It took Eddie years to get mental health support—now he’s helping others get help sooner

As part of the Beyond Blue Speaker Program, Eddie shares his experiences to help others. His story inspires people to seek support early, and to commit to strategies that help keep them well.

Please be aware that this article touches on experiences related to anxiety, depression and/or suicide. If you find this content distressing, we encourage you to reach out to your support networks, such as family or friends. You can also call the Beyond Blue Support Service on 1300 22 4636 or Lifeline on 13 11 14.

It took Eddie Sloan a long time to seek support for his mental health challenges.

Eddie, who grew up as a third-generation farmer in Western Australia, lost his father while he was in his late teens. With the pressure of managing the farm on his own, Eddie’s mental health declined throughout his twenties and beyond.

Not understanding what was happening, Eddie turned to alcohol and other ways to mask how he felt; however, this made his challenges intensify further.

He now speaks out in his community to help others learn about the positive ways they can help their own mental health.

Encouraging others to seek support earlier

As his mental health worsened over the years, Eddie was hospitalised multiple times after attempting to take his own life.

By the time he was 45 years old, he knew he needed to reach out for help. After receiving support and treatment, Eddie accepted that he had an illness and learnt that it could be managed.

“I wish that someone came to my town when I was in my twenties and explained what having depression and anxiety was like,” Eddie says, “as I may have begun to recover and learn to manage my mental health so much earlier in life.”
Such reflections inspired Eddie to become involved with Beyond Blue, first by participating in Blue Voices, a program that involves activities which help to guide the charity’s work.

This then led to him attending training as a Beyond Blue Speaker—an initiative supported by Australia Post that aims to share stories of hope, resilience and recovery to help connect people across the country.

Eddie says it was amazing to sit in a room with likeminded people talking about their most inner thoughts and discussing mental health issues with ease, as though they were simply chatting about the footy.

Eddie now loves being part of the Beyond Blue Speaker Program, and encouraging audiences to seek support early instead of waiting years reach out.

Getting help early can help to improve mental health outcomes for most people.

“It’s hard to have a favourite part of being involved with Beyond Blue. I have always enjoyed it: the people I have met, the professionalism of the staff, the other speakers, and just telling people that I am involved is great!” Eddie says.

“The one aspect that is a stand-out for me is knowing I am helping others understand they are not alone, and that there is hope. Being involved in something bigger than myself is humbling.”

How Eddie takes care of his mental health and wellbeing

Eddie believes that staying well is all about management. He says it can take a bit of trial and error: only by finding out what didn’t work for him could he find what does work.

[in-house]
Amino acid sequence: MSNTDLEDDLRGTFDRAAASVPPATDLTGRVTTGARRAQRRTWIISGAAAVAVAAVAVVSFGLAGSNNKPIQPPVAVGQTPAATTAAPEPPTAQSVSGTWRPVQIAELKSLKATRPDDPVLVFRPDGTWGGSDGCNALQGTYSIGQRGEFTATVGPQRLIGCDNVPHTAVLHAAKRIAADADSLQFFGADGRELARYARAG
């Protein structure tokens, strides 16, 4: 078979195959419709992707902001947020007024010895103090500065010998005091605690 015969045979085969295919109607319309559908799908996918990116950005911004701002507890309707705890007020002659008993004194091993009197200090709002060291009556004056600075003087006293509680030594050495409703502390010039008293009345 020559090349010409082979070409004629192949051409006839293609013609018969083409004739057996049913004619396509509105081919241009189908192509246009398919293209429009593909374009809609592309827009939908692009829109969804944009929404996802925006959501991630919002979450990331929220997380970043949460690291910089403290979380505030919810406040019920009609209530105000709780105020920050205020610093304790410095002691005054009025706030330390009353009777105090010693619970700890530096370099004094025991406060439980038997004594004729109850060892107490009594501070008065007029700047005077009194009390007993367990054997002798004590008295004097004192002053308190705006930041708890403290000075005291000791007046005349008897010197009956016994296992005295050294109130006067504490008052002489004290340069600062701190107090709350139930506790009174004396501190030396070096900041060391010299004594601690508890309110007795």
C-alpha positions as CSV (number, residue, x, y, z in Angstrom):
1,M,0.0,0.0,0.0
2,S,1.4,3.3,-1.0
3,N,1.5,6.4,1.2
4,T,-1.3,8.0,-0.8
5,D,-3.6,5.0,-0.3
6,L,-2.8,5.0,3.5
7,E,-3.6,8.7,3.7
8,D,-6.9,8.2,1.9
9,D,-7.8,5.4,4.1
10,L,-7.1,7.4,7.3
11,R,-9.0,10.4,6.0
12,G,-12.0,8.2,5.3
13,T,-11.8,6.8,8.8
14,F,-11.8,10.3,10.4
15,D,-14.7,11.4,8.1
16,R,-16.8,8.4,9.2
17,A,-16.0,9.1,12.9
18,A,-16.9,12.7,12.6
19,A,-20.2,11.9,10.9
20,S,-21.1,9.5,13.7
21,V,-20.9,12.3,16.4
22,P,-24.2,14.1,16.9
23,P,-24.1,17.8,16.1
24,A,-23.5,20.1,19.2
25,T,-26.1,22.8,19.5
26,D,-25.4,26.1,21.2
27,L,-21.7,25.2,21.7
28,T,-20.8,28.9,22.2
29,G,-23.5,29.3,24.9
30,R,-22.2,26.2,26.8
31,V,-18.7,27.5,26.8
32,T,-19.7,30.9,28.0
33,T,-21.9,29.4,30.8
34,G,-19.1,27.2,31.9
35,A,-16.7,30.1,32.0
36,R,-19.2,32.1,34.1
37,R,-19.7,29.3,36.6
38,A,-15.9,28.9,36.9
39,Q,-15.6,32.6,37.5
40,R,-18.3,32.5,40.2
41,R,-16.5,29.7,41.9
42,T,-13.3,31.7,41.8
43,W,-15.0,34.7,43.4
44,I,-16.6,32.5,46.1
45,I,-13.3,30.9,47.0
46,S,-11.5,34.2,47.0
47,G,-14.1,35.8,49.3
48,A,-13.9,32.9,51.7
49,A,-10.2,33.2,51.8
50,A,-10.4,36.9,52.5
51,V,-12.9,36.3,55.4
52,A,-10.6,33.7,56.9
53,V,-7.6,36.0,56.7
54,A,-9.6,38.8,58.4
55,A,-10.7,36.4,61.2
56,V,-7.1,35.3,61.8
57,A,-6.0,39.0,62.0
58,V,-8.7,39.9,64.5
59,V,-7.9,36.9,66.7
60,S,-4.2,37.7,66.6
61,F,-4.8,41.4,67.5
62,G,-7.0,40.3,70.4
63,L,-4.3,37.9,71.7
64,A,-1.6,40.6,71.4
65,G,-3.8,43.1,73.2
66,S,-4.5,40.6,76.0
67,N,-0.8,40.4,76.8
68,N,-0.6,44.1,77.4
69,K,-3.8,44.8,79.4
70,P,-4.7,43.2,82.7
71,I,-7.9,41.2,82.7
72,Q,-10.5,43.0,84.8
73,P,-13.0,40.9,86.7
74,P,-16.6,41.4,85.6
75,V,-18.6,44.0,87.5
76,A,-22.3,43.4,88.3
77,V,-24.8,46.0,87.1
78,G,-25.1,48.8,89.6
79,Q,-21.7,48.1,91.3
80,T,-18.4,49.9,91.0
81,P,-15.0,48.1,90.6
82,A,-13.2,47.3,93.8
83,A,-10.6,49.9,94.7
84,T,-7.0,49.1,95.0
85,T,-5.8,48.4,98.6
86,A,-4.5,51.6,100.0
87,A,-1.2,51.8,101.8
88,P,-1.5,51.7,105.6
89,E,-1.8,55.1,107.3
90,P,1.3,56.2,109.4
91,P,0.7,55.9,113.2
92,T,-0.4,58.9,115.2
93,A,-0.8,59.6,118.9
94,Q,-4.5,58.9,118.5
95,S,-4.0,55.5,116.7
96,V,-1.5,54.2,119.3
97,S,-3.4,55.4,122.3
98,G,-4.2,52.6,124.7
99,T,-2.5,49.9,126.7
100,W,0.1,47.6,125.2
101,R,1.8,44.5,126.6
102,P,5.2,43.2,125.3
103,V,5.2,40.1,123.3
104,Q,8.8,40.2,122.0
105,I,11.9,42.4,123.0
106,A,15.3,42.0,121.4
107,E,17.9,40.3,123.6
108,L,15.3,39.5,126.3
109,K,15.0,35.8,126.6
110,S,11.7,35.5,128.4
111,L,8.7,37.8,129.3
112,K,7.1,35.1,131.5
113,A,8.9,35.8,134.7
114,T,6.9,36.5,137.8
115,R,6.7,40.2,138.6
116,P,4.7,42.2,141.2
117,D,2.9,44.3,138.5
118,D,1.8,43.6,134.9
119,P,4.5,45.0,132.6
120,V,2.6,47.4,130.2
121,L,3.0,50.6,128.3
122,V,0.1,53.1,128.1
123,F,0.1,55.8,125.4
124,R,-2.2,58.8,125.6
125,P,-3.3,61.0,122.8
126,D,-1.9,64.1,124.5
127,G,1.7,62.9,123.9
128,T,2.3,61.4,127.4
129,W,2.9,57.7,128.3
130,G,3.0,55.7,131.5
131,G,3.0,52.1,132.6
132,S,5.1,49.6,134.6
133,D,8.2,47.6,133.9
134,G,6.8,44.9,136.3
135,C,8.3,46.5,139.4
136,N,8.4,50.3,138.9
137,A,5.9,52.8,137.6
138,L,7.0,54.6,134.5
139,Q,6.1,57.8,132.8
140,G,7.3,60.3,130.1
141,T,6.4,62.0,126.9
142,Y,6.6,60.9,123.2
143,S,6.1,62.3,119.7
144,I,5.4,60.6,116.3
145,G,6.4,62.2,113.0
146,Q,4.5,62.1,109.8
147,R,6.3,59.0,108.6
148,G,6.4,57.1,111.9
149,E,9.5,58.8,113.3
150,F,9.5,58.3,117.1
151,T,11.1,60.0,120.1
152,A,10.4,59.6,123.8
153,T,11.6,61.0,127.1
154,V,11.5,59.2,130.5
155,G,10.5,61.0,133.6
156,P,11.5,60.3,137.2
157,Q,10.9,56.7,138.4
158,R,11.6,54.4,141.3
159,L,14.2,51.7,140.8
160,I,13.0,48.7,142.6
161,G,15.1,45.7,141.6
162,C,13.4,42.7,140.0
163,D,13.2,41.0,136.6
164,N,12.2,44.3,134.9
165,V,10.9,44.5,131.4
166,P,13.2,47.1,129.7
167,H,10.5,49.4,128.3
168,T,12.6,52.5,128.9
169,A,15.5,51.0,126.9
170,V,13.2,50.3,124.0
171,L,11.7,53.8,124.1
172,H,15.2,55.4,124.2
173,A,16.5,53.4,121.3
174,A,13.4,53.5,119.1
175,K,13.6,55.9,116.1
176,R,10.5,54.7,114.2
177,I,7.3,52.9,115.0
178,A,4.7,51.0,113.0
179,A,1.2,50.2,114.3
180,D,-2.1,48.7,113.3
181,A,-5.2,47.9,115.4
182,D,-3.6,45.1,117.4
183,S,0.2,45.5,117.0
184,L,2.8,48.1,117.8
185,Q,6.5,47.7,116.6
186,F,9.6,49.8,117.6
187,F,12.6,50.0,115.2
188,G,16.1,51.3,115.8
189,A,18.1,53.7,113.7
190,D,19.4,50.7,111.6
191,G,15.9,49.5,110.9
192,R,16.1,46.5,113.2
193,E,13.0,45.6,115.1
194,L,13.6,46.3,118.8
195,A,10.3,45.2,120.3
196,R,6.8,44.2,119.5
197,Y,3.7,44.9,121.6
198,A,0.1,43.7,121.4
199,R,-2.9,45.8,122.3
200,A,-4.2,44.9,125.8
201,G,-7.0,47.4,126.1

Eddie makes sure he exercises and gets a good night’s sleep to keep on top of his mental health. He doesn’t drink alcohol, has stopped smoking, and has also reduced his caffeine intake.

Eddie also takes medication, attends counselling sessions, and practises mindfulness.

In his toolkit of strategies is also a set of enjoyable and rewarding activities that he adds into his days. These include renovating his house, getting away in the caravan, reading sci-fi and adventure novels, and spending as much time as possible with his three grandchildren.

It is this combination of strategies and lifestyle changes that keep him feeling his best.

While it is a pleasure to be a Beyond Blue Speaker, Eddie also finds his speaking engagements challenging. He says he can be his own harshest critic, so he likes to debrief with a family member afterwards as well as gain feedback from the event organiser. He always tells himself that he has done his best.

“Each time I speak, I learn a bit more about myself and my journey,” he says. “I know in my heart that I am helping someone out there who needs to hear this.”

Australia Post is proud to support our partner Beyond Blue. Together, we aim to connect more people with mental health and wellbeing resources and services, and each other—because when we connect, we feel better.

Beyond Blue provides free information, advice and support to help all people in Australia achieve their best possible mental health. For more information, visit the Beyond Blue website.

If this article has raised any concerns for you there are services which can help. Here are some organisations you can speak to:

Beyond Blue – Trained mental health professionals available 24/7. Call 1300 22 2636 or visit the Beyond Blue website.

Lifeline – 24/7 crisis support and suicide prevention. Call 13 11 14 or visit the Lifeline website.

Kids Help Line – 24/7 phone and online counselling service for young people aged 5 to 25. Call 1800 55 1800 or visit the Kids Helpline website.

1800 RESPECT – National sexual assault, domestic family violence counselling service. Call 1800 737 732 or visit the 1800 RESPECT website.